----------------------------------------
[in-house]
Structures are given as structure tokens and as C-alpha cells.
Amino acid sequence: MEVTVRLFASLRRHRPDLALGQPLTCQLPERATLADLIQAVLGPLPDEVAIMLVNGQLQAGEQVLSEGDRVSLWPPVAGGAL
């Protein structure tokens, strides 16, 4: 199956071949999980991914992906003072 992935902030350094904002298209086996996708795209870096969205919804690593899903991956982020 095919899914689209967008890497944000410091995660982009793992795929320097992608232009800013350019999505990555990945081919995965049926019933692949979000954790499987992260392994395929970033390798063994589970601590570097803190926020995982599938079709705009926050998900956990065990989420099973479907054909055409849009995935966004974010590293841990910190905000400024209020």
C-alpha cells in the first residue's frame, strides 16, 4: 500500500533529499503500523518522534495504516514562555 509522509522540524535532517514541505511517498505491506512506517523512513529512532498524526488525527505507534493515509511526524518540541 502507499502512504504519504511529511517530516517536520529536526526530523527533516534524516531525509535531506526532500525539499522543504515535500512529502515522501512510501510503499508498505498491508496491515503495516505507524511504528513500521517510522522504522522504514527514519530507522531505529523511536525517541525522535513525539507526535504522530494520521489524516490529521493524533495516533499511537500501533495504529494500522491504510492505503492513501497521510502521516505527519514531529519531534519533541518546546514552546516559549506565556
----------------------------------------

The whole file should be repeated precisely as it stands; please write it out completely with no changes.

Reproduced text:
[in-house]
Structures are given as structure tokens and as C-alpha cells.
Amino acid sequence: MEVTVRLFASLRRHRPDLALGQPLTCQLPERATLADLIQAVLGPLPDEVAIMLVNGQLQAGEQVLSEGDRVSLWPPVAGGAL
């Protein structure tokens, strides 16, 4: 199956071949999980991914992906003072 992935902030350094904002298209086996996708795209870096969205919804690593899903991956982020 095919899914689209967008890497944000410091995660982009793992795929320097992608232009800013350019999505990555990945081919995965049926019933692949979000954790499987992260392994395929970033390798063994589970601590570097803190926020995982599938079709705009926050998900956990065990989420099973479907054909055409849009995935966004974010590293841990910190905000400024209020």
C-alpha cells in the first residue's frame, strides 16, 4: 500500500533529499503500523518522534495504516514562555 509522509522540524535532517514541505511517498505491506512506517523512513529512532498524526488525527505507534493515509511526524518540541 502507499502512504504519504511529511517530516517536520529536526526530523527533516534524516531525509535531506526532500525539499522543504515535500512529502515522501512510501510503499508498505498491508496491515503495516505507524511504528513500521517510522522504522522504514527514519530507522531505529523511536525517541525522535513525539507526535504522530494520521489524516490529521493524533495516533499511537500501533495504529494500522491504510492505503492513501497521510502521516505527519514531529519531534519533541518546546514552546516559549506565556